Version tested: Mac
If you were ever unfortunate enough to get yourself addicted to online poker, Runespell: Overture might be a pretty clever means of rehabilitation. It could be methadone to poker's heroin, in fact: providing structure for your card games, while dialling down the real money expenditure. Maybe the NHS should publish it.
Runespell takes that structure from the familiar world of fantasy stereotypes. Like Puzzle Quest, it's a simplified slice of RPG with something else where the fighting should be. In this case, that something else is playing cards. You make poker hands to pummel your enemies into submission, clubbing them with clubs, acing them with aces, and then hitting them with a bunch of fives.
Runespell keeps things simple and casual. Your hooded character moves through a compact world map, going from node to node and fighting monsters. In towns, he can pick up quests ("Hey, go and fight some monsters"), buy stuff at shops ("Hey, this will be useful when you fight monsters-), and chat to the locals ("Hey, you look like you might be good at fighting monsters"). It's pretty - Runespell's small world is drawn in rich purples and golds, and the battle screen features particle effects and some surprisingly intricate 3D models at the top - but it isn't very involving.
The story is typical back-stabbing fantasy fun, and while there's the option to wade through multiple responses in the game's many conversations, there's also the option to skip the conversations entirely, which suggests that they have little bearing on how the plot turns out. The ending, when it arrives, is abrupt and anticlimactic, although there's a vague promise of more content to come when the developer's made it. In terms of pacing, the whole thing feels like a template waiting for the proper game to be bolted onto it. Hence the whole 'Overture' thing, perhaps.
That leaves the battle system, and here the game is marginally more involved. Each fight sees you and your foe given a Solitaire-style arrangement of cards, before you take turns - or rather, you take three turns and then your enemy takes three turns - to build very simple poker hands and fling them at each other. The better the hand, the more damage you'll do, so a full house, for example, is better than three-of-a-kind.
There's a little strategy to be had here, as you can entirely ruin your chances in a fight by focusing on building flushes while your nemesis wails away on you with pairs, so it's generally best to multitask and have a couple of low-power hands on the boil as you work towards something a little more damaging. Meanwhile, the ability to steal unused cards from your rival - and vice versa - throws in another sweet tactical note, as you have to pace yourself when it comes to exploring the rest of the deck. Enemy AI is smart enough to pinch a card that it knows you need even if it doesn't actually want it for one of its own hands. It can be brilliantly frustrating to turn over that six of diamonds you've been after - it's always the six of diamonds - right at the end of a round, only to watch helplessly as it's yanked away from you before you have time to use it.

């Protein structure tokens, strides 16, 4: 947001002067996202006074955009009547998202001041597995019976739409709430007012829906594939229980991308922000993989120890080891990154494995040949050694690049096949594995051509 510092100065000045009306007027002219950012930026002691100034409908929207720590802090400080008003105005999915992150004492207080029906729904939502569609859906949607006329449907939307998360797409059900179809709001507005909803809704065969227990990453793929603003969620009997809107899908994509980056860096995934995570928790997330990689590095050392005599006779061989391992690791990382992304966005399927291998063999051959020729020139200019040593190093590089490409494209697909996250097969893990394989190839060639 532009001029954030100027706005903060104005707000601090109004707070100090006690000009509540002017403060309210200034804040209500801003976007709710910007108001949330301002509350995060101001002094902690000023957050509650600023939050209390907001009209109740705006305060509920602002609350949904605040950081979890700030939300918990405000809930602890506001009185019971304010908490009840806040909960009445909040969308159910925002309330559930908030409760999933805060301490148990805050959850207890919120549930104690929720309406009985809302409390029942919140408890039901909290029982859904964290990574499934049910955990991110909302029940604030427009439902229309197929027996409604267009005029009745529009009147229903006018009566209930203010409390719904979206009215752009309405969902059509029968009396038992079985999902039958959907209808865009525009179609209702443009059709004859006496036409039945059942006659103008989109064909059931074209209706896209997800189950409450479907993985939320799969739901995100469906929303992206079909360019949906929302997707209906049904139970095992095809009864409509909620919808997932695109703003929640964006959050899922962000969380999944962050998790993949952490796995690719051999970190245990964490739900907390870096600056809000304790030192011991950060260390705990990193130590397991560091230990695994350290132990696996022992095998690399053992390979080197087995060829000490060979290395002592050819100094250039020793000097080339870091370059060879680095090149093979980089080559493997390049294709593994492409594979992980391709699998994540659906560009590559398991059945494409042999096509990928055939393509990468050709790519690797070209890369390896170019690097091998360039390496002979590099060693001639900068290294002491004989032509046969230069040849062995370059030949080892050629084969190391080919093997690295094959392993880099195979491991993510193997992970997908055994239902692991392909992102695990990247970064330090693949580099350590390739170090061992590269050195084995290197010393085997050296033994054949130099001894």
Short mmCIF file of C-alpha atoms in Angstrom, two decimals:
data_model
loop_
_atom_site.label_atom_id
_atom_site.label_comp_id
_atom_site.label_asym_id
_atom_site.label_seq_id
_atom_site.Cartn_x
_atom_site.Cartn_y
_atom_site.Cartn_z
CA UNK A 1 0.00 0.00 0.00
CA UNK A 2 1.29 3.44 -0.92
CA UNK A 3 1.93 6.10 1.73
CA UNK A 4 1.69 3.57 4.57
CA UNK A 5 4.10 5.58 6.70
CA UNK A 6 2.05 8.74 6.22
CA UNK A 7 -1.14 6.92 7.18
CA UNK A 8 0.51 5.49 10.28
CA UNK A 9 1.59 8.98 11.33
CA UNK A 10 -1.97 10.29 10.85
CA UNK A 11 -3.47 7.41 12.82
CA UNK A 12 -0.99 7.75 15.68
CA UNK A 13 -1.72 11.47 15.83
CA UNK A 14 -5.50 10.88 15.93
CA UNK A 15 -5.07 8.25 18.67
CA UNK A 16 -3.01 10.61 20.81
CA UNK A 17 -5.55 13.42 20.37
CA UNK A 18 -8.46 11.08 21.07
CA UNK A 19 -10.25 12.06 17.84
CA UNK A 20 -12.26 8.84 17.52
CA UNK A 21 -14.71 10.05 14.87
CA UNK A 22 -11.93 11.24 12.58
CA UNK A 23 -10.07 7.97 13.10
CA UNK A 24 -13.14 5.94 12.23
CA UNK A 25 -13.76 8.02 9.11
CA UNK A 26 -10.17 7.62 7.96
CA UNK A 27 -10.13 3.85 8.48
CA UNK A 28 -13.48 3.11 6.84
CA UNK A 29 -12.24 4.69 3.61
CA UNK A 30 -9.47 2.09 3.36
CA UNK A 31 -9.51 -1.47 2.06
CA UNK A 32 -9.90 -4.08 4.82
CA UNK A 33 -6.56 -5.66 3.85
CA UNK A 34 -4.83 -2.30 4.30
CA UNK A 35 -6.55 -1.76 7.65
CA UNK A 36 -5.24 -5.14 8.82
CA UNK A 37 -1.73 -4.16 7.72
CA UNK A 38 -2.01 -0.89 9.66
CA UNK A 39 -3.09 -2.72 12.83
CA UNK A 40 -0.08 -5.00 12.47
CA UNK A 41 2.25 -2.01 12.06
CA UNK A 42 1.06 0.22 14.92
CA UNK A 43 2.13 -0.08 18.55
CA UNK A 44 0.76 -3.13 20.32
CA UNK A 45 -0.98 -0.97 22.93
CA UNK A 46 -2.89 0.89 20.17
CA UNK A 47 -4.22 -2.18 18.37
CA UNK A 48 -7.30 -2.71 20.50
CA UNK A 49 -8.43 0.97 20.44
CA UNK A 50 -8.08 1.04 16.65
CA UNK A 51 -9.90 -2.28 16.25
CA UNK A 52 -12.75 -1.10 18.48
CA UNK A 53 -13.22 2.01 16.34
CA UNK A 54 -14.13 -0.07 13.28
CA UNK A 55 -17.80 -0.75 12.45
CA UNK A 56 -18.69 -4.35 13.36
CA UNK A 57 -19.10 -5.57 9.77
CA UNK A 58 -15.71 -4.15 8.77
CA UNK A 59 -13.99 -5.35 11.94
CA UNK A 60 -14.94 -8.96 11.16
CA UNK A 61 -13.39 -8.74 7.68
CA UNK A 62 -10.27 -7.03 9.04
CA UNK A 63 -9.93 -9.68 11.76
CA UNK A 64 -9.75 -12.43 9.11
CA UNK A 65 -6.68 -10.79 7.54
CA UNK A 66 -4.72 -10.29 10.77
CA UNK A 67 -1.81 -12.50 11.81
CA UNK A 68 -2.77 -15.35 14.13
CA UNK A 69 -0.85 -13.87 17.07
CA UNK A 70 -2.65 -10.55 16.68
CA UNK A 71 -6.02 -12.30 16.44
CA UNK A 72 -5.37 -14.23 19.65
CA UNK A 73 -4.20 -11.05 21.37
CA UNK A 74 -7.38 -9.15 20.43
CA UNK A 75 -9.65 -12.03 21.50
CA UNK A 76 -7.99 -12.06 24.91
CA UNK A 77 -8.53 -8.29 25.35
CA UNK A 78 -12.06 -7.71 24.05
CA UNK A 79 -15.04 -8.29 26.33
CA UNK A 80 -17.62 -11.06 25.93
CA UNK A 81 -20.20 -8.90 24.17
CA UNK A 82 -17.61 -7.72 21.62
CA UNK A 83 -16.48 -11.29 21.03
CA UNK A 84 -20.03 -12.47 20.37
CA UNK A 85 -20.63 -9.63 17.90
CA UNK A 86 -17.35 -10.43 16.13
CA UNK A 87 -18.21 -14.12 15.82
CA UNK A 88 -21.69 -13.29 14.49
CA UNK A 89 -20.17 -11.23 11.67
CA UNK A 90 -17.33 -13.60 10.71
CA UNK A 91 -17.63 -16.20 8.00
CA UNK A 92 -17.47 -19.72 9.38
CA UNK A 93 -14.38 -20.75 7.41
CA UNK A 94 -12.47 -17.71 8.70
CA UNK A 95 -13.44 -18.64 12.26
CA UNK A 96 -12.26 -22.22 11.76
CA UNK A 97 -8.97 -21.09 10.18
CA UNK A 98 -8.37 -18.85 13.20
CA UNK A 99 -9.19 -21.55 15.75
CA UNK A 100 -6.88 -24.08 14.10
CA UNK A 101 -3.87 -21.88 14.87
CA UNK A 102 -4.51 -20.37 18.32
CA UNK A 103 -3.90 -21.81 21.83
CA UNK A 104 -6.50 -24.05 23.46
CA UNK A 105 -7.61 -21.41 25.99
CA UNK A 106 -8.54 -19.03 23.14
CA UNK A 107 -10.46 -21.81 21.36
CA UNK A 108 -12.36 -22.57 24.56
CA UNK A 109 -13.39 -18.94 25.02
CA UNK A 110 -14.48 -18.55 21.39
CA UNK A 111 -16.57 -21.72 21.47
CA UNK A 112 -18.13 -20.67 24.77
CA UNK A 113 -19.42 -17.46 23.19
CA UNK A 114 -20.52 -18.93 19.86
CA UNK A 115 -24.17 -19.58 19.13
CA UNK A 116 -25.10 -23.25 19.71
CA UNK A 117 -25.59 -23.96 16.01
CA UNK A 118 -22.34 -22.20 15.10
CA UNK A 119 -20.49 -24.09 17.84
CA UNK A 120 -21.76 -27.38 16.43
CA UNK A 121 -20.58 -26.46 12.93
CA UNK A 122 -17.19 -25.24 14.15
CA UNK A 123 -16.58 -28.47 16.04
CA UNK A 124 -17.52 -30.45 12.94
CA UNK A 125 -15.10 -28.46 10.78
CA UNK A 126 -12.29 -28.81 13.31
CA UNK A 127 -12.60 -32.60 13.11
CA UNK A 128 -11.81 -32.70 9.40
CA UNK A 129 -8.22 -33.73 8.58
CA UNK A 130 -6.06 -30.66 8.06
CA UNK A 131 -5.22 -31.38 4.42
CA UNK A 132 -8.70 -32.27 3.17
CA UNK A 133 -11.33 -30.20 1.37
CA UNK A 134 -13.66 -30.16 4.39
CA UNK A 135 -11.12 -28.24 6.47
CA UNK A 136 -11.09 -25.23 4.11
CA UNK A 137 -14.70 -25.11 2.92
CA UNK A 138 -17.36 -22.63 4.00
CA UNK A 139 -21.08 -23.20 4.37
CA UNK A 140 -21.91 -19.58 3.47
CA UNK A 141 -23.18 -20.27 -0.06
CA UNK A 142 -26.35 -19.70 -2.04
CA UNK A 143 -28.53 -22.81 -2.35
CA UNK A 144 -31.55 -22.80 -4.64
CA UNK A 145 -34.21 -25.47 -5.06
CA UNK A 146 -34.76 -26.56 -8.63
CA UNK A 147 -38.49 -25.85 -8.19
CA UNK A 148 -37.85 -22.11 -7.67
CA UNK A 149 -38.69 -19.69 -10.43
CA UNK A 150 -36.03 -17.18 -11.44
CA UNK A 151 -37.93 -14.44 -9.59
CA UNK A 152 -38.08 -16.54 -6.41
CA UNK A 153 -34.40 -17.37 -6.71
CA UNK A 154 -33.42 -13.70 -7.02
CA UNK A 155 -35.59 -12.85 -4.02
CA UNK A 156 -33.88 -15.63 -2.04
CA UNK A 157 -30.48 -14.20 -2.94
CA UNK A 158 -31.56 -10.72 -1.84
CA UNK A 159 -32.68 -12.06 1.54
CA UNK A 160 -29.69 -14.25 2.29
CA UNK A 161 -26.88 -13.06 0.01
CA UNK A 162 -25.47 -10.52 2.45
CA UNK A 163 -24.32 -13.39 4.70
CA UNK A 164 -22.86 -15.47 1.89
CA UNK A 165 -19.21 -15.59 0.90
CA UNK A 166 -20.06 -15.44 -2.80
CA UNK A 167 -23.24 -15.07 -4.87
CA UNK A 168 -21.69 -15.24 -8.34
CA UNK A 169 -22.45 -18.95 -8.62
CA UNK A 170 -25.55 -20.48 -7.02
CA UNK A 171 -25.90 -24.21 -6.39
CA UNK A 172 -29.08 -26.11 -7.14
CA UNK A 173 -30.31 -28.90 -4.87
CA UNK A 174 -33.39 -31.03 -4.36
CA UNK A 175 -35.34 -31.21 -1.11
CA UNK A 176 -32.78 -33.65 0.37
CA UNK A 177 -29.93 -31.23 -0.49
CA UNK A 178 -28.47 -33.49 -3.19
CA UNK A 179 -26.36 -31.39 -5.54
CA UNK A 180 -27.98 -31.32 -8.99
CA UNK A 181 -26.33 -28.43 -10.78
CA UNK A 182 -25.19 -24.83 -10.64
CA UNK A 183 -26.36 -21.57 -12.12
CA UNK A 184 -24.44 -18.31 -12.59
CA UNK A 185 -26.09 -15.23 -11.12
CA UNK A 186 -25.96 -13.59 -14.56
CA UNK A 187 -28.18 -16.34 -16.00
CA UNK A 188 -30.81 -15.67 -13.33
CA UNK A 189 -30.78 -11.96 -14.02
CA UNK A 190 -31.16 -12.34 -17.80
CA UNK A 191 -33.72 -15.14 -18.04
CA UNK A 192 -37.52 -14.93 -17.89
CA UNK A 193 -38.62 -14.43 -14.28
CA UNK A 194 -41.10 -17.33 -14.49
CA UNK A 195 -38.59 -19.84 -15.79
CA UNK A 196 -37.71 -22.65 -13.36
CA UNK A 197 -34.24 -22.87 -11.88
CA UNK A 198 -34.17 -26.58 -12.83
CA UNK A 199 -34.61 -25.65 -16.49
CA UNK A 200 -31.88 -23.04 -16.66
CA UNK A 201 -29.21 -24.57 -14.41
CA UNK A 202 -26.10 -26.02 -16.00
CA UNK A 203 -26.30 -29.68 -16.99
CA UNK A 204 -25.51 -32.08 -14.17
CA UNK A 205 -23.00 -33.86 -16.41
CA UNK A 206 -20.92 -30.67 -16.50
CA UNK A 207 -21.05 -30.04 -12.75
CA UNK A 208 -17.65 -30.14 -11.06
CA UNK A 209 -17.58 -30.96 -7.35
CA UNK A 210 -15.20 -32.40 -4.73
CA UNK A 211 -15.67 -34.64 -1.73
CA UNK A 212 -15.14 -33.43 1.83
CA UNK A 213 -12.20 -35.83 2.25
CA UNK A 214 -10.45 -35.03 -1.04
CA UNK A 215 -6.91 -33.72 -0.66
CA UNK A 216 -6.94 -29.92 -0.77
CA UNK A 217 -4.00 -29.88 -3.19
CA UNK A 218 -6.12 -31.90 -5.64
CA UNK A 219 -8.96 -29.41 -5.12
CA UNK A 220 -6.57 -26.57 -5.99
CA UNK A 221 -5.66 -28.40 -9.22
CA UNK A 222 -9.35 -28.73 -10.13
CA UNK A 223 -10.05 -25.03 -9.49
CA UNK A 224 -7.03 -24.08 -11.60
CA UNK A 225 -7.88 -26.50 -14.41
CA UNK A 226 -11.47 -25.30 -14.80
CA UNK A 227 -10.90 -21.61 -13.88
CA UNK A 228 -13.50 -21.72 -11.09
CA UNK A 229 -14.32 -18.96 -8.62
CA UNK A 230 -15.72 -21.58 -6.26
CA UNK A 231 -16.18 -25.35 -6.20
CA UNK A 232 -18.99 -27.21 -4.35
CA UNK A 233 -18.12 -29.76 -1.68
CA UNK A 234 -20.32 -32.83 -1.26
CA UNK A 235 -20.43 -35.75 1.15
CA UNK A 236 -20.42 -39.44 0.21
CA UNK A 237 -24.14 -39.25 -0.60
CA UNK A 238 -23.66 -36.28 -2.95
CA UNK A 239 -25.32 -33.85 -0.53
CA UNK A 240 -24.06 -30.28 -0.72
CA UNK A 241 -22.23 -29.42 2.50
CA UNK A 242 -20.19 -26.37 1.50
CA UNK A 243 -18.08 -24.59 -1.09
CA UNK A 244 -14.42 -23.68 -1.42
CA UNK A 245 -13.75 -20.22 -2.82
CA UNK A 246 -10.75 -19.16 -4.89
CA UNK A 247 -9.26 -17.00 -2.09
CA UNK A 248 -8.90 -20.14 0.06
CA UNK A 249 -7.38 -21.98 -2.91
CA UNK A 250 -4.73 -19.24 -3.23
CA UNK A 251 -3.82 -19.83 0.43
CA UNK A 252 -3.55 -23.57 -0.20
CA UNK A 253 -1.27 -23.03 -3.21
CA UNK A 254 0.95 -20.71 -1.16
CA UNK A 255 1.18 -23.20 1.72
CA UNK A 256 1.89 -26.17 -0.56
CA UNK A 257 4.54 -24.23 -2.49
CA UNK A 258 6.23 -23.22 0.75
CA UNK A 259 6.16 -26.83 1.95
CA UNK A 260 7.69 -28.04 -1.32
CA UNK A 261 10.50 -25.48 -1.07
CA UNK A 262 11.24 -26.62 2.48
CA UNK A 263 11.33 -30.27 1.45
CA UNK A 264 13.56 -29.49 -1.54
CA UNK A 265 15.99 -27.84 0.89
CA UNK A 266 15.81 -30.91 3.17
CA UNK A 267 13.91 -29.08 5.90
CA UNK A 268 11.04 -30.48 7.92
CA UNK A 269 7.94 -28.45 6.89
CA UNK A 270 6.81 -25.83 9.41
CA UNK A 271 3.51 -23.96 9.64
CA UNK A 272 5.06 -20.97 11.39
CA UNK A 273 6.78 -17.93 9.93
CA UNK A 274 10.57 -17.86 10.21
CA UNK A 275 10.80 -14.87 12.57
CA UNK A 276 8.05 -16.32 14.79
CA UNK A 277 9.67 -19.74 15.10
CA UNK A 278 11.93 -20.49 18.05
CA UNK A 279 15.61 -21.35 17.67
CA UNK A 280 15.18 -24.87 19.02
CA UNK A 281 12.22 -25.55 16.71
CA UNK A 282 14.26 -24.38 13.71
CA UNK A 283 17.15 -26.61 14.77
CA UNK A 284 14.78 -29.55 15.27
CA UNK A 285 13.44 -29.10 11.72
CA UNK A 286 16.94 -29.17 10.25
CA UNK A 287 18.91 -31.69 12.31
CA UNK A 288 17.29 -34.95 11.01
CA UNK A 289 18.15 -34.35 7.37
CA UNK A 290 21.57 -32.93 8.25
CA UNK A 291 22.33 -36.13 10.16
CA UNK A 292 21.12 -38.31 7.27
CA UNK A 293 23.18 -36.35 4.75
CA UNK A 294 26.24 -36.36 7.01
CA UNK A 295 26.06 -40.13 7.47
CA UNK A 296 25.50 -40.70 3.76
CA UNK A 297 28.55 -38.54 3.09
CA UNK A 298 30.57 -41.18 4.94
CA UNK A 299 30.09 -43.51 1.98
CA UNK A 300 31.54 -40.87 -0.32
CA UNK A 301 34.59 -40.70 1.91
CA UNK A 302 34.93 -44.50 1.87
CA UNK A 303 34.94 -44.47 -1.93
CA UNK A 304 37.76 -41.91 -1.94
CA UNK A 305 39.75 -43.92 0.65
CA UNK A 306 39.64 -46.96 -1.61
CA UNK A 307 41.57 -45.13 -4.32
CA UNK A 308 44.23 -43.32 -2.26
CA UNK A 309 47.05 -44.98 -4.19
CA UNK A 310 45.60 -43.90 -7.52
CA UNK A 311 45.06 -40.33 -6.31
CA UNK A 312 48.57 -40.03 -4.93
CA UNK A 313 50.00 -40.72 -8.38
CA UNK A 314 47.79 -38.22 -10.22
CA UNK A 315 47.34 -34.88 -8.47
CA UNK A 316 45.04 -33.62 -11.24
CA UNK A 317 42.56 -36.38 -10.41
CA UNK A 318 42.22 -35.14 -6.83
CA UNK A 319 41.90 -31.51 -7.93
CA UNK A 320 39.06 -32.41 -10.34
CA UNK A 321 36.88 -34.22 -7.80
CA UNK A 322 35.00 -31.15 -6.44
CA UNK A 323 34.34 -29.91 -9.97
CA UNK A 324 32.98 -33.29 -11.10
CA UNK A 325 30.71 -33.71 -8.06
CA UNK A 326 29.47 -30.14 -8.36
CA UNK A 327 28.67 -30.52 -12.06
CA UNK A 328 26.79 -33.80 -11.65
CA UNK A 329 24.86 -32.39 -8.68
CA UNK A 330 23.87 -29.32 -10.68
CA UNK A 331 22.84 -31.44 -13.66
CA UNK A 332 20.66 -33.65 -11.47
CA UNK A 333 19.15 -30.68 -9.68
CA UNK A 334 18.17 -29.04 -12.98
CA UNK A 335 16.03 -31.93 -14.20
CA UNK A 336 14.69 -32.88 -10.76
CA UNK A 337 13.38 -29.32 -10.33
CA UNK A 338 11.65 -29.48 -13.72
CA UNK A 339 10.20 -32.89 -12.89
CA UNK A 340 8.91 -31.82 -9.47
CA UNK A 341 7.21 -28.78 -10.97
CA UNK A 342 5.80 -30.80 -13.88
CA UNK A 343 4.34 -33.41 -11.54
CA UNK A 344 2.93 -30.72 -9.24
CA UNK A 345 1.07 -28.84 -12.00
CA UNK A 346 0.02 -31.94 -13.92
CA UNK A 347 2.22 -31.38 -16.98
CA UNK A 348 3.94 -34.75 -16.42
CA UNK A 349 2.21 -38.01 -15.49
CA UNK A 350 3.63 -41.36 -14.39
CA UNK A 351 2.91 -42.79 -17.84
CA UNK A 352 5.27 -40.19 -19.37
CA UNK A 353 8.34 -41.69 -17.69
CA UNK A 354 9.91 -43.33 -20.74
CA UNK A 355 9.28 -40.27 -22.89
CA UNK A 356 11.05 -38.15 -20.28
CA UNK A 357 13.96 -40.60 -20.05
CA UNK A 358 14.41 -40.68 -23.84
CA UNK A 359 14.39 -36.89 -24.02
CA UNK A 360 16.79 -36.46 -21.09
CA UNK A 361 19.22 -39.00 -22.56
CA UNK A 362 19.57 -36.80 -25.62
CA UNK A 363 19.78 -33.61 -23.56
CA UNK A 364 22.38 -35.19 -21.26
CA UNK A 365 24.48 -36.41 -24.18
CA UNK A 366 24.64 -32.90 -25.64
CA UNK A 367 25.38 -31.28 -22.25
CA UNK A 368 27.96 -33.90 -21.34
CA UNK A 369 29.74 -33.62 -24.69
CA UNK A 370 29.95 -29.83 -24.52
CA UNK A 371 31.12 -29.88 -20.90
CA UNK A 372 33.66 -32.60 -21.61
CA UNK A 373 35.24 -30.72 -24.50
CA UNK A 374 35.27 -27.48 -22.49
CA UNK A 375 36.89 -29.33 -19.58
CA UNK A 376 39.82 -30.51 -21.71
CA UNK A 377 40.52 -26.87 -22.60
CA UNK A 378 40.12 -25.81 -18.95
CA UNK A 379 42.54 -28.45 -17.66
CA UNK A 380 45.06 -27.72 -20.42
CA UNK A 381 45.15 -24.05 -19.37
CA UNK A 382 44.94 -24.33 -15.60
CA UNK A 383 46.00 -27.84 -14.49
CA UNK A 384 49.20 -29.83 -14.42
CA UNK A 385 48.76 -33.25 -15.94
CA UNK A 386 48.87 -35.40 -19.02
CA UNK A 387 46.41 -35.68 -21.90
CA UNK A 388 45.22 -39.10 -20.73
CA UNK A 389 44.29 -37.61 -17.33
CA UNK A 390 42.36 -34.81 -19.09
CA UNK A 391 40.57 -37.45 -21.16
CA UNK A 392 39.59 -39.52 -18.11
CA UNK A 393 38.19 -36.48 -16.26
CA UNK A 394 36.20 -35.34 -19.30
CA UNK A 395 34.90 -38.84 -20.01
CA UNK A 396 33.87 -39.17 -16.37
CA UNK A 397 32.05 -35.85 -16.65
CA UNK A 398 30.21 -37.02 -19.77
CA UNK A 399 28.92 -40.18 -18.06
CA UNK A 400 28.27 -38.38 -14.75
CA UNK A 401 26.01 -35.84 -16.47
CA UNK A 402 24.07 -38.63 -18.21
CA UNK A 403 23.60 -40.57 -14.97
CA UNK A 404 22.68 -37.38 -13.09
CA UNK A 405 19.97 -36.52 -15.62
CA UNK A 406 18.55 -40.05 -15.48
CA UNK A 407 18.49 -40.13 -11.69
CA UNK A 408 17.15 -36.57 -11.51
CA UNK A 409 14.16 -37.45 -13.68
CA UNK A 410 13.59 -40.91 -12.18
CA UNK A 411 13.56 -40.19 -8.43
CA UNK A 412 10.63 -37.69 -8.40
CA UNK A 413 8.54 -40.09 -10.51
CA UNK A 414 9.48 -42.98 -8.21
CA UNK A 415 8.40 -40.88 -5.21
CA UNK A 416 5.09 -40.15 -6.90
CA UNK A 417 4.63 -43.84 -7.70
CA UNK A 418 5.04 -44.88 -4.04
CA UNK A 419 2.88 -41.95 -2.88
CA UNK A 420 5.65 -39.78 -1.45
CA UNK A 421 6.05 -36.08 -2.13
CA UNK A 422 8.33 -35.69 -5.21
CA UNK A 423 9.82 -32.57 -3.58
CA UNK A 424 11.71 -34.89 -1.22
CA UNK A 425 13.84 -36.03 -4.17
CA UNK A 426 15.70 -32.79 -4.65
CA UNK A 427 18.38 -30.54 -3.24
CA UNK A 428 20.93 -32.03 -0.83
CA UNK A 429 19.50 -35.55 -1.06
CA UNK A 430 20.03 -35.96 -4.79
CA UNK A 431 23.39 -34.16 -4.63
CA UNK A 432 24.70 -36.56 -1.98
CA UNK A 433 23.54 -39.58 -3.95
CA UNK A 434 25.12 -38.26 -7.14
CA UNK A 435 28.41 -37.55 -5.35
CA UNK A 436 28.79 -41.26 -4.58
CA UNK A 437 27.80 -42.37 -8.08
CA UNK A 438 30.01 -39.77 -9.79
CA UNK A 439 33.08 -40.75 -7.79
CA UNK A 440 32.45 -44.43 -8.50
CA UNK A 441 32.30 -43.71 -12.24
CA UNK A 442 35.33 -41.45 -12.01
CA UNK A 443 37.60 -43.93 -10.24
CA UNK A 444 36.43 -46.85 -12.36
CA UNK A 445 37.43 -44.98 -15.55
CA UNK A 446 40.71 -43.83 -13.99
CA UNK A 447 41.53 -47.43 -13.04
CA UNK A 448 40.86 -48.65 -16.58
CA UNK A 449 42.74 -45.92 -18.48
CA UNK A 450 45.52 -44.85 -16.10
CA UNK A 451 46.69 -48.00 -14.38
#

Dealing damage - and, in most cases, taking damage - builds up your Rage meter, and it's here that the game's RPG elements come into play, since Rage can be spent on your load-out of Power Cards, which are a range of spells you slowly collect as you loot enemies and hand-in quests. Alongside perks that permanently boost your basic stats, you'll find several flavours of magic attacks (they're arranged along the lines of lightning, fire, weird creepers and that sort of thing), shield buffs, spells that extend the number of turns you can take, and others that empty out your enemy's Rage meter or lock their cards. You'll need to top up most spells in the shop between battles, unless they come in the form of ally cards, in which case they just come with hefty cooldowns.
Power Cards add another layer of complexity to the game, as you're essentially managing two meters rather than one, but it's still a rather basic system. Special attacks are handy, but feel a little weightless; the debuffs aren't vicious enough to encourage their use, and shield moves are never the kind of thing to get particularly excited by. It's this pared-down approach to systems that makes Runespell so easy to get into, but it also means the game can get dull fairly quickly - even for that mythical casual audience it has presumably been built for.
Worse yet, the bare-bones design permeates to every level of the game. The map is small and lacking in side-quests (it's also cramped and annoying to navigate); the quests you are given only differ in whom they send you to fight; and the poker system has been robbed of most of its depth from the outset.
This is a game where the value of your cards really doesn't matter unless you're building a royal flush. One pair is as good as any other pair, even if it's twos against aces, and that means that there are few deeper strategies to learn as you head further into the game. It's not making things easier to understand, because your brain will automatically seek to prioritise your cards from the outset anyway: that's what you do in poker. Instead, it's just taking away interesting options, and with a puny campaign and no multiplayer - yet, at least; apparently the team is working on it - interesting options were already in short supply.
As is often the case with puzzle RPGs, I still had a fairly pleasant time clicking through Runespell. I just didn't have a particularly involving time. It falls short of both the sheer bulk of Puzzle Quest and the sustained elegance of Gyromancer, and it's neither a tactical game of poker nor an entirely convincing RPG. What's needed, I suspect, are two things: a little more depth for some promising systems, and a little more trust that players can handle it.
5 / 10